Truly said...

The Japanese monarchy is as conservative an institute as you're likely to find, and not an altogether welcoming one for women (from what I understand). I think it's very creditable that her husband stood up for her, considering his upbringing. So, I say: Go Masako! and Go Naruhito! and little Princess Aiko!

Of course, I'm letting 'The Tale of Genji' color my views on the subject.

The Drill SGT said...

FXKIM,

while I'm not in the Masako rooting section here, she married into it rather than being born into it.

She made her decision.

altoids1306 said...

Not Japanese, but...

The imperial family in Japan serves some of the same purposes of other figureheads, providing a sense of tradition and continuinity, but I think the crucial difference is that unlike the European monarchs, they expected to be the paragon of traditional virtue, not run amok on the tabloids.

The imperial palace is still maintained as if it were the Tokugawa shogunate - the grounds are guarded by archers and swordsmen, who themselves are decendants of imperial servant families. The imperial family maintains an entire ecosystem of tradition.

And then there is the political aspect - the far-right conservative wing, unapologetic for WWII, believe the legitimacy of imperial rule. The far right has ties to the Japanese mafia (whom are loosely patterned after the feudal system).

So add this all together, and there are a few powerful forces at work here, even if most Japanese are largely indifferent, or sympathetic to Princess Masako.

David said...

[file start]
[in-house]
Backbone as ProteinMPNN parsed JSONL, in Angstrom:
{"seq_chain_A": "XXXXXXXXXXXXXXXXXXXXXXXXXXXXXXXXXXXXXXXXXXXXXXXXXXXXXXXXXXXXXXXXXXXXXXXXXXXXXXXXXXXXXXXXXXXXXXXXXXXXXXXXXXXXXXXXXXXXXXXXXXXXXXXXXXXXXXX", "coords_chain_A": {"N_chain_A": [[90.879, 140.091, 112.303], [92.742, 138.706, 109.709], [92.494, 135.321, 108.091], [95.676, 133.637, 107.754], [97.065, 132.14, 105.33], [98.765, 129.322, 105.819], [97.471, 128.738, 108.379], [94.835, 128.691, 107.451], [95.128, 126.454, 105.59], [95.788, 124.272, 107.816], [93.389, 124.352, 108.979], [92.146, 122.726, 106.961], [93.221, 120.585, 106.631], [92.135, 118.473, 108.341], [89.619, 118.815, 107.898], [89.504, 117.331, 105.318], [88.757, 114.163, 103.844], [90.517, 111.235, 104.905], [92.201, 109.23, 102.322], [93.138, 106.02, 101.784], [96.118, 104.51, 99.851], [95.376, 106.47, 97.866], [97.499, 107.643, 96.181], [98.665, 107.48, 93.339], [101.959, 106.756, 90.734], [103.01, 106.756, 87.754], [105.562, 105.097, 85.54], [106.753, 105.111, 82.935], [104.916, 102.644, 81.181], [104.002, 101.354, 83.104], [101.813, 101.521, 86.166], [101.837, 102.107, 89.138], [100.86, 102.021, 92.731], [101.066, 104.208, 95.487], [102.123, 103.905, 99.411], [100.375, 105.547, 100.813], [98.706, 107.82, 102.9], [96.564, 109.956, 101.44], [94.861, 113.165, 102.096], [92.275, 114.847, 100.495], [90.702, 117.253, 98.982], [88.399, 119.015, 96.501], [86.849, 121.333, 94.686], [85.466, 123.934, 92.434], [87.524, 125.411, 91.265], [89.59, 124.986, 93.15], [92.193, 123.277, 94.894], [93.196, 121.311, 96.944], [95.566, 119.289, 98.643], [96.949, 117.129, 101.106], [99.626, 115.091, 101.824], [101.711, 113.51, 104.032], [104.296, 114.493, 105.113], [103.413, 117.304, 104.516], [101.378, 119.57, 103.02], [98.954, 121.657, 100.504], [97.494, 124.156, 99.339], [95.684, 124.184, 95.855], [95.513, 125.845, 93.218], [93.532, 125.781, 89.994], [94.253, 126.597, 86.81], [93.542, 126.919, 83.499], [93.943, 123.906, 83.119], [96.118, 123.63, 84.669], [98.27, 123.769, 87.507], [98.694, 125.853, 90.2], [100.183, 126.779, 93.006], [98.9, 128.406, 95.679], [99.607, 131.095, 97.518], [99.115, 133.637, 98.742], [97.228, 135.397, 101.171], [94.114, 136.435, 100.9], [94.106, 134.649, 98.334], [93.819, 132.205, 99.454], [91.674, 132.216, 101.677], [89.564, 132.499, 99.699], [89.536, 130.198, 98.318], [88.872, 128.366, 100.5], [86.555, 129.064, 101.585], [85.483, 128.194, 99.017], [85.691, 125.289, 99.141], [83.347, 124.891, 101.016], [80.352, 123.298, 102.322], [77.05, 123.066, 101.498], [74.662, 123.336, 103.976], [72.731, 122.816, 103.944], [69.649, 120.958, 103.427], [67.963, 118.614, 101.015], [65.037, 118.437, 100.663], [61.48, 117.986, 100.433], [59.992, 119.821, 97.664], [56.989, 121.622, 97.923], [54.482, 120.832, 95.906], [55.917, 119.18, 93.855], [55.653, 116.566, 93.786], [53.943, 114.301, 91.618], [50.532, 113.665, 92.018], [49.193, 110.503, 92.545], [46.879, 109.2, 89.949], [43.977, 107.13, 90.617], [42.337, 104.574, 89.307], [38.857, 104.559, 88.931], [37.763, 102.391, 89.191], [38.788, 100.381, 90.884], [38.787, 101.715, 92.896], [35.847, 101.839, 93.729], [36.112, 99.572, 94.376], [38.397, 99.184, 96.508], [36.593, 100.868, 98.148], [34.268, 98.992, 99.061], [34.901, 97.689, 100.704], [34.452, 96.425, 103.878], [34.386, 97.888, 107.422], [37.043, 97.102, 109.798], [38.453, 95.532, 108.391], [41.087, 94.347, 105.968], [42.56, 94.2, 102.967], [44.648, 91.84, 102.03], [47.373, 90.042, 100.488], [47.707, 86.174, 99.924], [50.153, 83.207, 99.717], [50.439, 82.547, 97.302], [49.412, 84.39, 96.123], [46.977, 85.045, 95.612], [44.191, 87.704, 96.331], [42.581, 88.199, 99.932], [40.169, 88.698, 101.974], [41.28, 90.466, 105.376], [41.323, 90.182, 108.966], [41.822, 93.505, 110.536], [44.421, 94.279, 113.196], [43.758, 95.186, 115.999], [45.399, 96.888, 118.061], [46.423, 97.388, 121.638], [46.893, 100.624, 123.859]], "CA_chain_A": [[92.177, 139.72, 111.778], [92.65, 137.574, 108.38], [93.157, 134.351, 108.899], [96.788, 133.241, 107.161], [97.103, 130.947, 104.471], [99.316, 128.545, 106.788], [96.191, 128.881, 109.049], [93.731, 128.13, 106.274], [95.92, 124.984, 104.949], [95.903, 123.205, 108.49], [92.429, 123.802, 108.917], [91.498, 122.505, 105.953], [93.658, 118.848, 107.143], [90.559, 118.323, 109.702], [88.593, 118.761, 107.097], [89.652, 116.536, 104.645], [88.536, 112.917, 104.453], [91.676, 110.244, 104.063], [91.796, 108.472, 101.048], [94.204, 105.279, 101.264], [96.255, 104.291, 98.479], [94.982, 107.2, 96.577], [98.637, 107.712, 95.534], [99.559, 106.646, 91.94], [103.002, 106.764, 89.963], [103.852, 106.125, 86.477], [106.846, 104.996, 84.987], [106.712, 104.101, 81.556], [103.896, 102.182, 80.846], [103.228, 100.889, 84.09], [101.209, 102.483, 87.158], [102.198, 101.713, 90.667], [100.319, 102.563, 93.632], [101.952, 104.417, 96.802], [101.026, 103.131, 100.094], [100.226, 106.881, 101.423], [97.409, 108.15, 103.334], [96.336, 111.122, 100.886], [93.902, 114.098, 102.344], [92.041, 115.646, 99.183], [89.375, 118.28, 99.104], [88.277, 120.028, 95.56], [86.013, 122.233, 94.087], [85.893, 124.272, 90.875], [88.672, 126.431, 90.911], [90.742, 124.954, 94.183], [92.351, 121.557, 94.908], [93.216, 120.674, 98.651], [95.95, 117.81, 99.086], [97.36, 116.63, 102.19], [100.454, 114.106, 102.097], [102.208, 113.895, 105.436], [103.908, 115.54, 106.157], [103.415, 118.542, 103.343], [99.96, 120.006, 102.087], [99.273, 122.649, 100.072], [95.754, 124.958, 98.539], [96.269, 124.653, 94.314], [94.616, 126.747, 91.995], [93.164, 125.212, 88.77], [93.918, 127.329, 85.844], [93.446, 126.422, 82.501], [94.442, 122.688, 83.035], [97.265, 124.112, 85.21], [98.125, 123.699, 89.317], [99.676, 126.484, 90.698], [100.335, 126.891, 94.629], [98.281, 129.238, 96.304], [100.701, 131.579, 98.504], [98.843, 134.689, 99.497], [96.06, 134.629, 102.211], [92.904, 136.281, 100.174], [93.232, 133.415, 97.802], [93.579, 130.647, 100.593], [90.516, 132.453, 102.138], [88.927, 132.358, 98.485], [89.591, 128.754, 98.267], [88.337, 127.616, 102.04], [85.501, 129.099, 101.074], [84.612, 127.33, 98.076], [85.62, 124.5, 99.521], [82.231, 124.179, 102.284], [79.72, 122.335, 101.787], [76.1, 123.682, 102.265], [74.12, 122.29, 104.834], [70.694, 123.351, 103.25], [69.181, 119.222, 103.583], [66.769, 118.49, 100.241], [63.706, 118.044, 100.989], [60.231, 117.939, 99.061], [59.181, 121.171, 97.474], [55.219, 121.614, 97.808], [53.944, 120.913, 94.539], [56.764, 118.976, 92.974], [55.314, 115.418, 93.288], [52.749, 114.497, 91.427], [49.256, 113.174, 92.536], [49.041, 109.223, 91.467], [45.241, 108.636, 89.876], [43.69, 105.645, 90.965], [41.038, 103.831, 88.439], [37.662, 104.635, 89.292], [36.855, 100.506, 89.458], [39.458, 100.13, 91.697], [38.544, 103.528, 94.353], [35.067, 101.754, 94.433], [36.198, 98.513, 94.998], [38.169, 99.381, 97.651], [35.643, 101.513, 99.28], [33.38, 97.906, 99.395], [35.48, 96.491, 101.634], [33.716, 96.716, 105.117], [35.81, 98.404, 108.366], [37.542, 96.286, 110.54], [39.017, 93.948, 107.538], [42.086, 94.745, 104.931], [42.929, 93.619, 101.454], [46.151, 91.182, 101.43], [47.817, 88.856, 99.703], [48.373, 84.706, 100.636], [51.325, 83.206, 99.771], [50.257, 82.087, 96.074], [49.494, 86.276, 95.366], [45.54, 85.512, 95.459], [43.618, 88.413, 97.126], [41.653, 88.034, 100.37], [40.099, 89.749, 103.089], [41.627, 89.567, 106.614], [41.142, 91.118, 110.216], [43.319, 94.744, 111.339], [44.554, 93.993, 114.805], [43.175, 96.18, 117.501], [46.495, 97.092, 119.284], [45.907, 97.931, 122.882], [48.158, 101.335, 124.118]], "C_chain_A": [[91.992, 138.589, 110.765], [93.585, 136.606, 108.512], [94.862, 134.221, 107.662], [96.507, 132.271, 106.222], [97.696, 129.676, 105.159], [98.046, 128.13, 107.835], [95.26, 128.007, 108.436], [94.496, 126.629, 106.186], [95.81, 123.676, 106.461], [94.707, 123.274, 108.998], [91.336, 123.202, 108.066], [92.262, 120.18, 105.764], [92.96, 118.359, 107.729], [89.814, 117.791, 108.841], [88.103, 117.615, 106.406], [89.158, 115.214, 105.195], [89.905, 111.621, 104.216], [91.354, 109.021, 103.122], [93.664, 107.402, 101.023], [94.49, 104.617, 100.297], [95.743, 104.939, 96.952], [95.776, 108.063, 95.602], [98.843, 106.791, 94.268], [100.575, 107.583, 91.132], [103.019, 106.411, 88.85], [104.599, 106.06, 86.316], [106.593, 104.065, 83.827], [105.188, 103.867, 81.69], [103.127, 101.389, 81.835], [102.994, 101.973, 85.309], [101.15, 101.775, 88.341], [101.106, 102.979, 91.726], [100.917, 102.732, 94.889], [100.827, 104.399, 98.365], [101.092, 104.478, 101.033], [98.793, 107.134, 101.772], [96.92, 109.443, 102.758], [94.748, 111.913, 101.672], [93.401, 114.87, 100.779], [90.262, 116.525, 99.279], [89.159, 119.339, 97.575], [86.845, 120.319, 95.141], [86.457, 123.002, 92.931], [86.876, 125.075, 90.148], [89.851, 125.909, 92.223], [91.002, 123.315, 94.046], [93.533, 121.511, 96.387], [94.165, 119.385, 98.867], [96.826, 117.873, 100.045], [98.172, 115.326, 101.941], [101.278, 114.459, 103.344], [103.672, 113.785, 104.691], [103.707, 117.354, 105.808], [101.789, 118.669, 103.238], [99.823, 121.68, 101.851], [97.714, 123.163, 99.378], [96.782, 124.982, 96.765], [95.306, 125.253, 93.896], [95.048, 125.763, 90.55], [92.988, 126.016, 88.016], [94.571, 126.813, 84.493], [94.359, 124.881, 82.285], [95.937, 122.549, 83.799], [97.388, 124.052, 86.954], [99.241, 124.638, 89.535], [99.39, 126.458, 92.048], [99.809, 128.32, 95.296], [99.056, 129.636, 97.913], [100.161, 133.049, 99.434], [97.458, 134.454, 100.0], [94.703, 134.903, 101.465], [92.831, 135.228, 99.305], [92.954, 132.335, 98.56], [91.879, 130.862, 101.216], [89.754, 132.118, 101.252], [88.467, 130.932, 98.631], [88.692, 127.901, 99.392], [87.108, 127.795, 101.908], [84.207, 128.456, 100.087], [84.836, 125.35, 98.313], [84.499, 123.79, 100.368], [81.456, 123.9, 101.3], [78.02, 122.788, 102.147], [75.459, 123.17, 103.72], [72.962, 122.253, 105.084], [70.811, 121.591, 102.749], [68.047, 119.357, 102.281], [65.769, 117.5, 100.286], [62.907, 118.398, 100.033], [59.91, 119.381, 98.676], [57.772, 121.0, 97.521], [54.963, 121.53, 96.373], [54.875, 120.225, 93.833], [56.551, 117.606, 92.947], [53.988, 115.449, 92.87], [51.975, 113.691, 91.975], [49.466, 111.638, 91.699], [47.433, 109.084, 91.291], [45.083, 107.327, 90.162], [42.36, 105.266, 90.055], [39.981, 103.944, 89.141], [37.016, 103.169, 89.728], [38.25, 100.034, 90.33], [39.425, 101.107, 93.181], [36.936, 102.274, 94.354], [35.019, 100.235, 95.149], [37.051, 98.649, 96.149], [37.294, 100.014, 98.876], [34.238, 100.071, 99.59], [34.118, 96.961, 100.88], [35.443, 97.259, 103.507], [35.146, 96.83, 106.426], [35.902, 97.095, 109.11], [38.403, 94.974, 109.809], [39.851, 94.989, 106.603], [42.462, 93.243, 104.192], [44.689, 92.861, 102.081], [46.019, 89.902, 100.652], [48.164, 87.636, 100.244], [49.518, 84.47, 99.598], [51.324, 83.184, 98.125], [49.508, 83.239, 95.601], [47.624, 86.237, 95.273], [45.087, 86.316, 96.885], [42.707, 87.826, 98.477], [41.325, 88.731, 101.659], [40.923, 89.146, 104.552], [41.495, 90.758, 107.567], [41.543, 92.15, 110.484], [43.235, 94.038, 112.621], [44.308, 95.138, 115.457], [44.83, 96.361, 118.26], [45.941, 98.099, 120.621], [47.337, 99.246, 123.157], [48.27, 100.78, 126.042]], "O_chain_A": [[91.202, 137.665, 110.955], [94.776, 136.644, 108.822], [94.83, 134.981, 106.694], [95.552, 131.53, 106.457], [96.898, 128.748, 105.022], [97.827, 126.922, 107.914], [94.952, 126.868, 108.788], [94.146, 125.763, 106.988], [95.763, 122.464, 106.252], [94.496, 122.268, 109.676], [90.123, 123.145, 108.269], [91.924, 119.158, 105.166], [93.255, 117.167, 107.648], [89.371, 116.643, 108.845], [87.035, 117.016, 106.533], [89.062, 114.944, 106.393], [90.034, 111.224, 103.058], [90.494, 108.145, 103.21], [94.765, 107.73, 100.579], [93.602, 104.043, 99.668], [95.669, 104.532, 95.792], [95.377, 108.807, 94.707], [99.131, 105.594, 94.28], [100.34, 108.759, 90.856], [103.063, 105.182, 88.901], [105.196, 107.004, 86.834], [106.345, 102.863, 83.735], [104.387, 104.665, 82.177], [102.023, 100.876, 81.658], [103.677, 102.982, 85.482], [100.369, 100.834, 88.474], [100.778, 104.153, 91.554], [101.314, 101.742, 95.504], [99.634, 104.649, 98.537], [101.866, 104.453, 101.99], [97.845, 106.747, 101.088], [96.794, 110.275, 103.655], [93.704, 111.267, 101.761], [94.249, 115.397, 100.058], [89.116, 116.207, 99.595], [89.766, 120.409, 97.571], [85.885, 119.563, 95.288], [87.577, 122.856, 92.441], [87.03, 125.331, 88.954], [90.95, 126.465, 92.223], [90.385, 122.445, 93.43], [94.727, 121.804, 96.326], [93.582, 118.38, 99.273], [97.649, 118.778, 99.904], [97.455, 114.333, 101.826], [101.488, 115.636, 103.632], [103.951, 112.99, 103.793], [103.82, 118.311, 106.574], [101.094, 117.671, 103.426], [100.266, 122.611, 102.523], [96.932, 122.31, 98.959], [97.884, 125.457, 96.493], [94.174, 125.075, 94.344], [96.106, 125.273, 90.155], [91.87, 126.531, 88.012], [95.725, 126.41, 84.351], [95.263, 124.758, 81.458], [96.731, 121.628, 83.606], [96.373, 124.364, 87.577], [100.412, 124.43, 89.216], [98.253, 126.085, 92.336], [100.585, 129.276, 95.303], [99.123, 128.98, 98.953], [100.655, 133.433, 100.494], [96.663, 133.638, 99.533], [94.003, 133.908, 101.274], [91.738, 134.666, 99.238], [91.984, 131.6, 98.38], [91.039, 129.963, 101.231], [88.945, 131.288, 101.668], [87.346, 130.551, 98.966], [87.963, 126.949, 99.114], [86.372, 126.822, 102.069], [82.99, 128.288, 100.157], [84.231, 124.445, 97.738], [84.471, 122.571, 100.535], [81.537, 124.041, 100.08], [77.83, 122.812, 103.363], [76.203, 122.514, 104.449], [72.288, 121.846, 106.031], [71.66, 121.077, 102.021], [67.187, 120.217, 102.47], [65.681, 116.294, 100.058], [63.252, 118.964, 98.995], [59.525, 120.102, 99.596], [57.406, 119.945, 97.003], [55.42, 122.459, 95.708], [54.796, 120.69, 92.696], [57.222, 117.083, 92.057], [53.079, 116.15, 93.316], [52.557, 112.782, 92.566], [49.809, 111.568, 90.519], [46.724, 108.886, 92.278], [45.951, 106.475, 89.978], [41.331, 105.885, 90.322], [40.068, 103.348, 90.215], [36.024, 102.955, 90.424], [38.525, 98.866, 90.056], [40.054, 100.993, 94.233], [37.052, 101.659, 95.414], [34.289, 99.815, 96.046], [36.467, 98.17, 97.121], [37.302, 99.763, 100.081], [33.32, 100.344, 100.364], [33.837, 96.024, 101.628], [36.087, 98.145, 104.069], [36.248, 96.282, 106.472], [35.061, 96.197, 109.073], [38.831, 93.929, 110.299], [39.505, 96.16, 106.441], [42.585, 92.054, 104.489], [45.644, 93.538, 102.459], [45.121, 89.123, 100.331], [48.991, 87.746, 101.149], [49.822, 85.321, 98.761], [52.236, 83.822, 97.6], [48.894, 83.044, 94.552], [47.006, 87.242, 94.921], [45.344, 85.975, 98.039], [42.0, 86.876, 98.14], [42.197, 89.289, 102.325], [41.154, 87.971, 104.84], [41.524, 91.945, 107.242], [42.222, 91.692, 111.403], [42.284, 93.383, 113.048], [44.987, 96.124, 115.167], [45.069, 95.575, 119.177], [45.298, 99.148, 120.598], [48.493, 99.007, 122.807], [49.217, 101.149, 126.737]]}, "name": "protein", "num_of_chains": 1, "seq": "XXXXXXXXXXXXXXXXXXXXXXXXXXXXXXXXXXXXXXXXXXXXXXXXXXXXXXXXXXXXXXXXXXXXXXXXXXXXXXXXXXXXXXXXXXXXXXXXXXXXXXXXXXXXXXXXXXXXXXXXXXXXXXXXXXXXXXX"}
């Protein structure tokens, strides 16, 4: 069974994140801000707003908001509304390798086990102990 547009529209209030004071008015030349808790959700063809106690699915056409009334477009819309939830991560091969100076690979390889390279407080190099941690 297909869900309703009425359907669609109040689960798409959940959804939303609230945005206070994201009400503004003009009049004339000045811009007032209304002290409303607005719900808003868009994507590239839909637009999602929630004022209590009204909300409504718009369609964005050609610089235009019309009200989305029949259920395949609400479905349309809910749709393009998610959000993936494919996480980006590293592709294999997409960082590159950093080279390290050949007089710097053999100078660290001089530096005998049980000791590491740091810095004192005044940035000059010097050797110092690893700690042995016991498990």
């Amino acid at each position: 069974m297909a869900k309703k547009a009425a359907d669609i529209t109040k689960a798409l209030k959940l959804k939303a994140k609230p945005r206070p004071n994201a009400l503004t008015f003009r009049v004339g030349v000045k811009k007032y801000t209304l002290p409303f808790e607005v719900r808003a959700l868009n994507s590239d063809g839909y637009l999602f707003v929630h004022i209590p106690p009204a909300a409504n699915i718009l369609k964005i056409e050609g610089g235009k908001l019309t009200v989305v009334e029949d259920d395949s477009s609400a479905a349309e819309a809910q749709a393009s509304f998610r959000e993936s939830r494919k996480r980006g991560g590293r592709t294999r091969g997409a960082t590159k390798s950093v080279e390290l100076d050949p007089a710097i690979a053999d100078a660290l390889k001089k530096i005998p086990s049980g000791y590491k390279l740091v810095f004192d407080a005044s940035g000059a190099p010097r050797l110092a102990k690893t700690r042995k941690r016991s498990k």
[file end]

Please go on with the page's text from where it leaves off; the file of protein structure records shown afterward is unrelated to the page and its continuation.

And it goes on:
Speaking as a gaijin-san, I can only say, "Good luck Masako" and welcome to the world of royalty, a la Britain's Princess Diana. The politics at court are brutal.

Jennifer said...

To my grandmother's consternation, I've never paid any attention to what goes on in Japan. But, while I feel for Masako, I don't have any problem with Kiko "getting the jump" on her. Should Kiko have not had children? Just because the media has been treating this like a horse race doesn't mean the women themselves see it that way.

Besides, the pressure will likely be off Masako now. So all good, all around.

Goesh said...

I wish the new Prince rots of ruck as he embarks in life - I'm sorry, I couldn't resist that, delete it or ban me if you must...all this hoopla over the gender of a baby deserves a crude bashing

Jennifer said...

Wouldn't that be as he embarks in rife?

Eugene said...

As ironies go, this one's hard to beat: "According to Rikikazu Sugiyama, director of Sugiyama Ladies Clinic in Tokyo and an expert in obstetrics and gynecology, sex selection is a serious matter for many couples, not just royalty. The fertility expert noted that, unlike the Imperial family, eight out of 10 patients at his clinic desire a baby girl, believing they are easier to raise."

Slocum said...